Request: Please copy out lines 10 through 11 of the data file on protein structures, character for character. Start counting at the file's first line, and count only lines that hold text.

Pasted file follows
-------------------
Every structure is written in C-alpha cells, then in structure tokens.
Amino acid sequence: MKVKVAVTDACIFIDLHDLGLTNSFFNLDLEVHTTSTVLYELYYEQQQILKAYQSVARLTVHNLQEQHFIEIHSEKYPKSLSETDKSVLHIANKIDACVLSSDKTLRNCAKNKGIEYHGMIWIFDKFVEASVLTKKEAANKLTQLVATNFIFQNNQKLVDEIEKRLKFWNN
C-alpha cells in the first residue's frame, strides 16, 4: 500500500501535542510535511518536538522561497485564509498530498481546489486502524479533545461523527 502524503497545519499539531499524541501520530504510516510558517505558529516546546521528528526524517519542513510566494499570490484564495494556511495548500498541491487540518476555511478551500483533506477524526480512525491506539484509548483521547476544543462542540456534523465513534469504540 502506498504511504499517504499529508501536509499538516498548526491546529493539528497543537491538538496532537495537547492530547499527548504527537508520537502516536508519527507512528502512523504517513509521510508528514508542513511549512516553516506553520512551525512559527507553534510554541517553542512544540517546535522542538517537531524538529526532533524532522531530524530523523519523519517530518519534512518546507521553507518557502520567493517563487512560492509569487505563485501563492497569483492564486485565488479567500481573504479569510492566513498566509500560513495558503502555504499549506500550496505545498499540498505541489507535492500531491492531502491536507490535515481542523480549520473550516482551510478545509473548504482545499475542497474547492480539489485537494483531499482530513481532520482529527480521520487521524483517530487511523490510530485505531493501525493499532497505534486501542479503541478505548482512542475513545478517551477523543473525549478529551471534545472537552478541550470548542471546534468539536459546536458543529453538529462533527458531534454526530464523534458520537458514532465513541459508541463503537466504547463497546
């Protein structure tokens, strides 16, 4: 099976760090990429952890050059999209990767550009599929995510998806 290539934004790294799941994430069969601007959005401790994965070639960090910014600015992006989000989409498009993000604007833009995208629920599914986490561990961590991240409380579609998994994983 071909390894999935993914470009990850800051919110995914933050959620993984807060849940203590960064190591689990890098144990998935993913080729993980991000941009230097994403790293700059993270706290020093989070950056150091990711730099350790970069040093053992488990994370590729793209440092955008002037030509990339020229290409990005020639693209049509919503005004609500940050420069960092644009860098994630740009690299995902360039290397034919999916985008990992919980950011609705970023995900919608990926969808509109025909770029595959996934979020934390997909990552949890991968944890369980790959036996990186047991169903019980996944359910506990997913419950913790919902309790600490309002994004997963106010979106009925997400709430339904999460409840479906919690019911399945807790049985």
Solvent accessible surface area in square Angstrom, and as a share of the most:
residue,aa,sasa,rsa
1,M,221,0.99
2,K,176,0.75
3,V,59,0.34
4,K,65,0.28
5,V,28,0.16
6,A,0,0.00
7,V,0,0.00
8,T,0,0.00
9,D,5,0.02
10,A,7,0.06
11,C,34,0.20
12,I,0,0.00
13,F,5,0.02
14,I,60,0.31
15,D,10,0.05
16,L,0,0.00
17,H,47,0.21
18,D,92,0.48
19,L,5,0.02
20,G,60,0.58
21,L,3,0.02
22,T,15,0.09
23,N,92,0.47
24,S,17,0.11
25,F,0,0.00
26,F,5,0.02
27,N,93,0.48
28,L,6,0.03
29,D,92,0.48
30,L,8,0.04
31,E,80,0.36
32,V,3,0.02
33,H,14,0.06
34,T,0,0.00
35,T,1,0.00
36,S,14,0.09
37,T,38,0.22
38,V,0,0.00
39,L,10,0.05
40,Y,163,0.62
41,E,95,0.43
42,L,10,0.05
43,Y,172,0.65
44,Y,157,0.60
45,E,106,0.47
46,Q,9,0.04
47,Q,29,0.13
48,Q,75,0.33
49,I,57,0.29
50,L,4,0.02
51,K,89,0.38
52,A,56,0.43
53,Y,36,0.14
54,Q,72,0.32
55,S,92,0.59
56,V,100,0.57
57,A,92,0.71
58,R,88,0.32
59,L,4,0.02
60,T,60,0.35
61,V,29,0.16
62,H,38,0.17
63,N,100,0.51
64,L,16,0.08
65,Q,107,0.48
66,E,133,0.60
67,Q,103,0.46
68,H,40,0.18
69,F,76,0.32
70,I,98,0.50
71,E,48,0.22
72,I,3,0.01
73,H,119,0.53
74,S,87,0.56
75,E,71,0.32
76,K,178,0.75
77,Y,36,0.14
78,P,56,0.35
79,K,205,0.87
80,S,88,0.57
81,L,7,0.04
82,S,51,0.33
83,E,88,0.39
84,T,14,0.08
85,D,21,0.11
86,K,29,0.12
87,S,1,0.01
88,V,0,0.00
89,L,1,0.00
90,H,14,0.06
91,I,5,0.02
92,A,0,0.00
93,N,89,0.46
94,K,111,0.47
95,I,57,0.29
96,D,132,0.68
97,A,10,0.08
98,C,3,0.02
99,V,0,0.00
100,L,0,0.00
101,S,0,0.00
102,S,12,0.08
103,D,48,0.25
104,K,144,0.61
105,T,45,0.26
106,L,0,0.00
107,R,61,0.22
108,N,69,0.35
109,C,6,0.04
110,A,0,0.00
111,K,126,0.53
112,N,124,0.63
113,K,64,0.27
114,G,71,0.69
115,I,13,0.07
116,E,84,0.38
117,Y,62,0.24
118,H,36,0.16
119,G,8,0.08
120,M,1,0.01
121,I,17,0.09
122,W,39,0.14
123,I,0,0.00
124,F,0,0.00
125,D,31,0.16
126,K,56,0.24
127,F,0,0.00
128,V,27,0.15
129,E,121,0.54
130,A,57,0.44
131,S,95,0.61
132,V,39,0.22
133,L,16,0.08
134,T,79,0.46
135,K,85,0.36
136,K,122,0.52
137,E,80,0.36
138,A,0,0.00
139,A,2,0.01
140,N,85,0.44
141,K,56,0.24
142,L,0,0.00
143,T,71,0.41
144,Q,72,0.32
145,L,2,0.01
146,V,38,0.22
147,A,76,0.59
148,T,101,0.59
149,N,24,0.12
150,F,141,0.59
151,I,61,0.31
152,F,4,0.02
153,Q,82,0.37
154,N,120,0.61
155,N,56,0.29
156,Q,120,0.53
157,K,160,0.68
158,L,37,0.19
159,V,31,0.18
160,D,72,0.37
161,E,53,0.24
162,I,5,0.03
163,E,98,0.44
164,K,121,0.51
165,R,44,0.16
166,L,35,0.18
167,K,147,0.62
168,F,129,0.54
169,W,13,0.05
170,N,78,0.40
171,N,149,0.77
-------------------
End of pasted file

4,K,65,0.28
5,V,28,0.16